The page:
For corporate income tax purposes, New Jersey defines tangible personal property as "corporeal personal property, such as machinery, fixtures, tools, implements, goods, wares and merchandise, and does not mean money, deposits in banks, shares of stock, bonds, notes, credits or evidence of an interest in property and evidences of debt" (N.J. Admin. Code tit. 18, §7-8.4.(a)). New Jersey does not specifically mention computer software in its corporate income tax definition of tangible personal property, but for sales-and-use-tax purposes, New Jersey defines tangible personal property to include prewritten computer software (including prewritten software delivered electronically) (N.J. Rev. Stat. §54:32B-2(g) and N.J. Admin. Code tit. 18, §24-25.2).

Prior to 2009, the New Jersey Division of Taxation (DOT)—similar to the current position in Wisconsin—took the position that computer software constitutes an intangible and that solicitation of sales of canned software or the licensing of canned software within the state exceeds the protections of P.L. 86-272 (N.J. Admin. Code tit. 18, §7-1.9(e), Example). This position was challenged by at least two taxpayers, AccuZIP and Quark, and in 2009, the New Jersey Tax Court agreed to hear their consolidated case on this issue. Specifically, in AccuZIP, Inc. and Quark, Inc. v. Director, N.J. Division of Taxation, 25 N.J. Tax 158 (2009), the court considered whether two taxpayers, both of which sold canned software delivered to customers on tangible disks, had constitutional nexus with New Jersey, and if so, whether the state was nonetheless prohibited by P.L. 86-272 from imposing its corporate income tax.

AccuZIP had no physical presence in New Jersey but made sales to customers located in the state. AccuZIP's software license agreements provided that the copyrighted software is owned by the purchaser. Quark had one regional sales employee who worked remotely from New Jersey. In addition to soliciting sales from potential New Jersey customers and resellers, the Quark employee provided sample demonstration disks to potential customers to test the software for a limited time. Quark's license agreements provided that purchasers are granted a nonexclusive license to use the software.

The DOT unsuccessfully argued that AccuZIP and Quark were both licensing intangible property in the state, and therefore these companies were not protected by P.L. 86-272 and should be subject to New Jersey's state income tax. Rejecting the DOT's argument, the New Jersey Tax Court cited New Jersey's sales tax definition of tangible personal property and the federal treatment of software under Regs. Sec. 1.861-18. New Jersey clearly defines tangible personal property to include canned computer software for sales tax purposes. The court distinguished that AccuZIP and Quark generate revenue from the sale of their software products and not from any royalty payments or licensing fees. In addition, the taxpayers were not affiliated with any corporations with a physical presence in New Jersey, and neither of the taxpayers acquired any of the rights to replicate, modify, or to publicly display the computer program as contemplated in Regs. Sec. 1.861-18(c)(2).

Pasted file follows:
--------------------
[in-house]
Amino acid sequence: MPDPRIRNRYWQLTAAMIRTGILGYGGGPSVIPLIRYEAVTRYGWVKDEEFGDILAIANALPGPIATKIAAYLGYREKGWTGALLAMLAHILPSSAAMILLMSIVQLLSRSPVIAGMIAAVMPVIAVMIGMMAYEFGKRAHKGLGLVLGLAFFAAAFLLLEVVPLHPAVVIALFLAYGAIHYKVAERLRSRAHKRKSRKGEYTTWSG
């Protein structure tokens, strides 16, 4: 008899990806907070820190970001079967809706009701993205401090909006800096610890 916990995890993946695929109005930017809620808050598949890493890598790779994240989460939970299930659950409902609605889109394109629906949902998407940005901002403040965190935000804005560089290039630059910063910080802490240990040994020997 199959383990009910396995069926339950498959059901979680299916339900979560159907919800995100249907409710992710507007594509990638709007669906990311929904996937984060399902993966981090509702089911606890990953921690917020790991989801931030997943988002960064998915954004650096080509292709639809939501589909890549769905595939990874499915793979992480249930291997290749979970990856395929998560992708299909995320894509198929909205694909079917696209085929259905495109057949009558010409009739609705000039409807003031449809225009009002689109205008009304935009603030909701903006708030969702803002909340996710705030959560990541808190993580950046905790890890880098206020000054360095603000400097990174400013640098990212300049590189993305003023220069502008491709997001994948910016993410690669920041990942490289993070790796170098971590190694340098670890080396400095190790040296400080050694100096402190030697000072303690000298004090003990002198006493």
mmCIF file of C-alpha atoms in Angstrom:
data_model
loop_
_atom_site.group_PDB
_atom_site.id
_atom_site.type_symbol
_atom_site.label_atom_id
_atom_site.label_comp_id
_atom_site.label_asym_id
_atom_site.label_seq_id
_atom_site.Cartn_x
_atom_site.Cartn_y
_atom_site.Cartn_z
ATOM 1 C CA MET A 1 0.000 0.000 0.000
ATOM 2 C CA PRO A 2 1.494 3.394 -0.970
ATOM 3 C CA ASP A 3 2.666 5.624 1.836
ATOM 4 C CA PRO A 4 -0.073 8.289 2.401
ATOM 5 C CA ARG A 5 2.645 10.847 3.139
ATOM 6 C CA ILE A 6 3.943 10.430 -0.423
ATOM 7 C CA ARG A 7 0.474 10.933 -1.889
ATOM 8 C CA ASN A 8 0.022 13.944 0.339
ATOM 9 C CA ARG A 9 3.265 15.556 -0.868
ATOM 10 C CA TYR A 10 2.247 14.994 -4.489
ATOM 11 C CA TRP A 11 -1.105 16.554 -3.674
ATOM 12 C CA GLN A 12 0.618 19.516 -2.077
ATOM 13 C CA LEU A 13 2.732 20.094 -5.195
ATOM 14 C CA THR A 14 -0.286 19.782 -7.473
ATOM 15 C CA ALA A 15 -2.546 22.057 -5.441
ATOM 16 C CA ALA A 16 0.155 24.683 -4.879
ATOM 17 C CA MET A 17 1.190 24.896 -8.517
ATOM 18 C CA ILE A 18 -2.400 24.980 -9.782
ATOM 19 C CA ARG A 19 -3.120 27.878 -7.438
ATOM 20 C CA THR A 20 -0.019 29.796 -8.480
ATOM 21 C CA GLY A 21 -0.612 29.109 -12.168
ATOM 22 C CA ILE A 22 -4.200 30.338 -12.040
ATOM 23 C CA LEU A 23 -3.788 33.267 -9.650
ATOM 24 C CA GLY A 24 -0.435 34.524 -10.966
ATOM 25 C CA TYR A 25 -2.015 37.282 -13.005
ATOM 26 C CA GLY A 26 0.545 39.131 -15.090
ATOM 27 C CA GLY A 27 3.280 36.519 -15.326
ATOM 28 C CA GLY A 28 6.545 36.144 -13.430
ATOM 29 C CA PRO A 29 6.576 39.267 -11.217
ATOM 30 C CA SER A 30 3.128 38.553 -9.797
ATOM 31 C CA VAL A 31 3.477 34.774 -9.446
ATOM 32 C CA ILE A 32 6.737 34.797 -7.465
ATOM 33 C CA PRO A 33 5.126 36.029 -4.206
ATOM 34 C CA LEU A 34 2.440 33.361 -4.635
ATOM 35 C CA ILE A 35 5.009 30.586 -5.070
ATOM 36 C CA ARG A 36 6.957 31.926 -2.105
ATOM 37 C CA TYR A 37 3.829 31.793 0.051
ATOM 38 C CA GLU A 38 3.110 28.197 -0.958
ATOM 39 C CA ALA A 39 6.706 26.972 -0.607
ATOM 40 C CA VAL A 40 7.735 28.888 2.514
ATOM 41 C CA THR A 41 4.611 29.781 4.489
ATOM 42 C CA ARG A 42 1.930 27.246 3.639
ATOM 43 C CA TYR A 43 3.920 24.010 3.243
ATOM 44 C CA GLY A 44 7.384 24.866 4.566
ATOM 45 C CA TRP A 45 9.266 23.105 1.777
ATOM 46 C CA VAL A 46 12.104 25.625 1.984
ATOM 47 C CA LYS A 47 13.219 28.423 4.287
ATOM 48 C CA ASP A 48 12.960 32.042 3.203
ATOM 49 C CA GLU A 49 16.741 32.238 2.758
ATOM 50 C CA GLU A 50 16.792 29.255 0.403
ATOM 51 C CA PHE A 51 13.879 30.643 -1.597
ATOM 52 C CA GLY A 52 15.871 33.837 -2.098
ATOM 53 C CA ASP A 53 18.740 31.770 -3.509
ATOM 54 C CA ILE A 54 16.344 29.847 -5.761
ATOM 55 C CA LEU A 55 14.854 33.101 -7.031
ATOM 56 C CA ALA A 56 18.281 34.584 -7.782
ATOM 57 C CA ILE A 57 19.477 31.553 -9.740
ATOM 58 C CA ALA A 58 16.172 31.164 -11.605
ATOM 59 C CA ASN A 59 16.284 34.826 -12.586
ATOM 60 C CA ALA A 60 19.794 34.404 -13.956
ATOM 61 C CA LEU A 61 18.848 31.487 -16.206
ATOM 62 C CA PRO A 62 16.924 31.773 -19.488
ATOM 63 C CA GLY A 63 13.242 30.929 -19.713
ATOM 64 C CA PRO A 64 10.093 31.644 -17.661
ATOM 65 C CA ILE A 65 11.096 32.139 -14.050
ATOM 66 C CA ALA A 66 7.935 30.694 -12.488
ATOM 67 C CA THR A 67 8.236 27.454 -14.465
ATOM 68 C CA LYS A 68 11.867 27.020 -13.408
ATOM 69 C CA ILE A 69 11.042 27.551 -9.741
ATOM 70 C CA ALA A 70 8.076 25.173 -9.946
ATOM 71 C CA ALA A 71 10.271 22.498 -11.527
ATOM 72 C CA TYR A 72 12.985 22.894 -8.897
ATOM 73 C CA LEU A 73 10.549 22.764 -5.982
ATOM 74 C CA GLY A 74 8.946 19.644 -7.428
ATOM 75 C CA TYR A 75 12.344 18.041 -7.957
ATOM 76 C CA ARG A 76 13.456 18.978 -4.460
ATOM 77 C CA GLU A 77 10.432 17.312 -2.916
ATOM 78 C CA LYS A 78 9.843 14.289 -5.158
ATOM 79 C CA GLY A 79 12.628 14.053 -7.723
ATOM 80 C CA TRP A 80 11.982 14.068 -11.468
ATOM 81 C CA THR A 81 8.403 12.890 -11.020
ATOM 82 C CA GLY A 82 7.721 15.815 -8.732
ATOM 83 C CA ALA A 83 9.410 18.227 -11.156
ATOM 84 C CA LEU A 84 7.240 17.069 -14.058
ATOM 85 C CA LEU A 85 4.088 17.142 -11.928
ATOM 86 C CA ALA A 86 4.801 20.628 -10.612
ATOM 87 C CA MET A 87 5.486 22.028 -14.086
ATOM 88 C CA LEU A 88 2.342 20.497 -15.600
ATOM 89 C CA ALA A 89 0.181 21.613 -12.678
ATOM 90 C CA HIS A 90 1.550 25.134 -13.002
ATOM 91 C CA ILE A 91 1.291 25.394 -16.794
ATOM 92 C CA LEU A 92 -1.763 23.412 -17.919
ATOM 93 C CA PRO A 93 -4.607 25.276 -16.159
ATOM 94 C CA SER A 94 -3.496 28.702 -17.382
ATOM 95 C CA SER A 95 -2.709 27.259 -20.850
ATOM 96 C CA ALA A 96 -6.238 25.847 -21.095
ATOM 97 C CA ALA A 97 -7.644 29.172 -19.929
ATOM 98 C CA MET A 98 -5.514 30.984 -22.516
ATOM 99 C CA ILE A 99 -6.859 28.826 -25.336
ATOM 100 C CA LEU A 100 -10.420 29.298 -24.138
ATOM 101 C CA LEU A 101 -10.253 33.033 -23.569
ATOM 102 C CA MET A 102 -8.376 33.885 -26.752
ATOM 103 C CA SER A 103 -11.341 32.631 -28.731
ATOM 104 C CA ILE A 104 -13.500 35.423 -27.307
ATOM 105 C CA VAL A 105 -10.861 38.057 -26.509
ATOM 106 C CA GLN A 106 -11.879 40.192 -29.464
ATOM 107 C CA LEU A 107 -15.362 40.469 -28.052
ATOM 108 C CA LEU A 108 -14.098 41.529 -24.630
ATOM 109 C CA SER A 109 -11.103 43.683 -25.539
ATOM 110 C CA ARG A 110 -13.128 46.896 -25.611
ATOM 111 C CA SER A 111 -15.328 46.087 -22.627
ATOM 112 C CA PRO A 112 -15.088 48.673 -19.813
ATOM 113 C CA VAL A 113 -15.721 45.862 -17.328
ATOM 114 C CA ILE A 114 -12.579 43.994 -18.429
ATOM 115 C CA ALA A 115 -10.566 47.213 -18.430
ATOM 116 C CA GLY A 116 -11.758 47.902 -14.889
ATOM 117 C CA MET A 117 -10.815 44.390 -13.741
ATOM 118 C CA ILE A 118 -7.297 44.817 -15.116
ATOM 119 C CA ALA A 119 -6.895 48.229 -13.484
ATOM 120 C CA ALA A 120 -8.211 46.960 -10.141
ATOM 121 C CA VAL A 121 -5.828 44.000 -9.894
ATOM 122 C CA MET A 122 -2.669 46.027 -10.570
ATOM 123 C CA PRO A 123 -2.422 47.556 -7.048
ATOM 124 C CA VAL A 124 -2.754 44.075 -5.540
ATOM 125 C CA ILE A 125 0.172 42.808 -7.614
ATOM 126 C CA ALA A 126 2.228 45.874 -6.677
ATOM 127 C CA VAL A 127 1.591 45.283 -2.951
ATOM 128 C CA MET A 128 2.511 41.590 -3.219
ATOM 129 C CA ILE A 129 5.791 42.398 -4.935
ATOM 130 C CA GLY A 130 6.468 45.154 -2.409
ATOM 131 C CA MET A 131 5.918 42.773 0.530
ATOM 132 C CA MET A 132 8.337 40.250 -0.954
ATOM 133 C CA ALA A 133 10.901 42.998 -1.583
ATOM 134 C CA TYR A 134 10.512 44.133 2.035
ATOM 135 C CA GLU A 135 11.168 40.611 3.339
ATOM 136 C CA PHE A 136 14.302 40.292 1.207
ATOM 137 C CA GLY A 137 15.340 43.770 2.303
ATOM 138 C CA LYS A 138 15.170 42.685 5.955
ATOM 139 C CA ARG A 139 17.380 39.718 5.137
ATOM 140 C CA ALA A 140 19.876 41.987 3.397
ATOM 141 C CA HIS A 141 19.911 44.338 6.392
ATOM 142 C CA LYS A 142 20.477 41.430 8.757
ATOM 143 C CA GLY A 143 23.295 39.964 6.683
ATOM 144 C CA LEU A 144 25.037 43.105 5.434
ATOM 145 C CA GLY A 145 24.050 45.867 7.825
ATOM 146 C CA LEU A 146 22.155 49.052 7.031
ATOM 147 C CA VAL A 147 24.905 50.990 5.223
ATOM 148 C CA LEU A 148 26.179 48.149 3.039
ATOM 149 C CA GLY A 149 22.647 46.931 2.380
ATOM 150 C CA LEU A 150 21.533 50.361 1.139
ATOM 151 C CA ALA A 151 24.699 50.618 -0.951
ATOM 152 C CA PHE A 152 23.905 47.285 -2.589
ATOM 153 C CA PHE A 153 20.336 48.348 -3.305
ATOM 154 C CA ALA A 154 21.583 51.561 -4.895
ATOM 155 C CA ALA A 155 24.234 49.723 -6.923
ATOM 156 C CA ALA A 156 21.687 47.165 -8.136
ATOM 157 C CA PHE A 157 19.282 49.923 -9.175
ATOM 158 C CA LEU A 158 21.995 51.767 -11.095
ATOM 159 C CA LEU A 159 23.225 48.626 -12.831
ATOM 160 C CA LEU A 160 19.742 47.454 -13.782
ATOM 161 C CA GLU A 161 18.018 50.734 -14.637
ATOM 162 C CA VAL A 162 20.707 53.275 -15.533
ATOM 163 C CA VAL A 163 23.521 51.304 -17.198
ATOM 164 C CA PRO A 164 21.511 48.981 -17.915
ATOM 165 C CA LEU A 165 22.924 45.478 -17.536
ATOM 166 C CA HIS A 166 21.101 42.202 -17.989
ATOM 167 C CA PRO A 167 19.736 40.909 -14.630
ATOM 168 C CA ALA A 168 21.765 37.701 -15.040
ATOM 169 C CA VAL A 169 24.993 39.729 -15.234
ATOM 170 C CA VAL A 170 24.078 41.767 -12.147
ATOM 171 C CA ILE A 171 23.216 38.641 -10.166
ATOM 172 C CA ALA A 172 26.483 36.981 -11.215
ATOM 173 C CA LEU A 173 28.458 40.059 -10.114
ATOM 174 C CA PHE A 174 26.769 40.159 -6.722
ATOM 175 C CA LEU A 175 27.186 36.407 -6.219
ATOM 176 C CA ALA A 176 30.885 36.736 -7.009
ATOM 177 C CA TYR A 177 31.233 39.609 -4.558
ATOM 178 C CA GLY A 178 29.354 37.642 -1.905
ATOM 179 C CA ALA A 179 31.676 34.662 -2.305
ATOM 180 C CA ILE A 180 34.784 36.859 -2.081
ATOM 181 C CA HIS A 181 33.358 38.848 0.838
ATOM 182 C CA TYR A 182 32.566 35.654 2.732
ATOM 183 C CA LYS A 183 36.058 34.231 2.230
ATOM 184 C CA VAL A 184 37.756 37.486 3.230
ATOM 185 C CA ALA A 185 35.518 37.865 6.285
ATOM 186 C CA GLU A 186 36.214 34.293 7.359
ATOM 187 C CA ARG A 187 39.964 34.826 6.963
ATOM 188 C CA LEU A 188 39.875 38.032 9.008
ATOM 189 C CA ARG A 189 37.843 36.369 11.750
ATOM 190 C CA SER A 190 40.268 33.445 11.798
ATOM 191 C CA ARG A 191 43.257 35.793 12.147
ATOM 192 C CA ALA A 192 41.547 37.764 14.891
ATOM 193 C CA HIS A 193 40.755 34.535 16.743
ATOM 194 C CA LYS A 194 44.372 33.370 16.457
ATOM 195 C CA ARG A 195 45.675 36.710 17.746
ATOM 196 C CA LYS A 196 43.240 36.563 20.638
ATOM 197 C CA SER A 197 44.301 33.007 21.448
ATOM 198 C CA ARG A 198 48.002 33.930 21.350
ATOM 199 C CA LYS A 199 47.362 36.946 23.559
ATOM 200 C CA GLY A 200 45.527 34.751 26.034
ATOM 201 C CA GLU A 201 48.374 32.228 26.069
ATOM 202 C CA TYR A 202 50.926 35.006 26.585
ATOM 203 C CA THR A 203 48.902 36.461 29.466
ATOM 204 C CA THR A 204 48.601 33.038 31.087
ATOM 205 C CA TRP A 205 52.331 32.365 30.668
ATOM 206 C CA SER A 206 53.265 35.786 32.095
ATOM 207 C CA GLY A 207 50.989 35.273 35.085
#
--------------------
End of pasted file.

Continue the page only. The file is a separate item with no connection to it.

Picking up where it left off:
The court found that both AccuZIP and Quark were selling tangible personal property (copyrighted articles) in the form of CD-ROMs containing prewritten software. AccuZIP did not have salespeople or any other physical presence within New Jersey and therefore did not have substantial nexus. Quark established nexus due to the physical presence of its sales employee. However, the employee was merely soliciting sales of tangible personal property, and therefore Quark's activities were protected under P.L. 86-272.

Consistent with its sales tax definition and the federal treatment of sales of copyrighted articles discussed in AccuZIP and Quark, the DOT now asserts that canned software delivered via CD-ROM, as well as canned software delivered electronically, constitutes the sale of tangible personal property that may fall within the protection of P.L. 86-272, depending on the taxpayer's facts.

Other considerations

The treatment of canned software has implications not just regarding a state's ability to impose its corporate income tax but also the sourcing of receipts for apportionment purposes. Several states have adopted specific provisions to address the sales-factor sourcing of software receipts. For example, Wisconsin generally sources gross receipts from the use of computer software to Wisconsin if the buyer uses the software at a location in Wisconsin (Wis. Stat. §71.25(9)(df)(1)).

Many states have not adopted specific software revenue sourcing rules, in which case sourcing may depend upon whether canned software is classified as tangible or intangible property. Tangible personal property is generally sourced based on destination (e.g., delivery address), while intangible property is generally sourced based on where the intangible property is used. (And although it is outside the scope of this discussion, some states apply the service revenue sourcing rules or other sourcing rules to software transactions that constitute "software as a service.")

Continued uncertainty likely

The classification of canned software as tangible or intangible property is significant to determining applicable state sourcing rules for apportionment purposes as well as whether—if the state would otherwise have jurisdiction to tax—a taxpayer may claim P.L. 86-272 protection. As demonstrated by the Wisconsin and New Jersey examples, states have reached opposite results for similarly situated taxpayers, despite having similar definitions of tangible personal property on the books. Taxpayers selling or licensing computer software are likely to continue facing uncertain or inconsistent results for corporate income tax purposes. At the least, though, in the case of canned software delivered via tangible medium, taxpayers can arm themselves against state taxing authority challenges with the reasoning under AccuZIP and Quark and Regs. Sec. 1.861-18.

EditorNotes

Mary Van Leuven is a director, Washington National Tax, at KPMG LLP in Washington.

For additional information about these items, contact Ms. Van Leuven at 202-533-4750 or mvanleuven@kpmg.com.

Unless otherwise noted, contributors are members of or associated with KPMG LLP.

The views and opinions expressed herein are those of the author and do not necessarily represent the views and opinions of KPMG LLP. The information contained herein is of a general nature and based on authorities that are subject to change. Applicability of the information to specific situations should be determined through consultation with your tax adviser. ©2017 KPMG LLP, a Delaware limited liability partnership and the U.S. member firm of the KPMG network of independent member firms affiliated with KPMG International Cooperative (“KPMG International”), a Swiss entity. All rights reserved.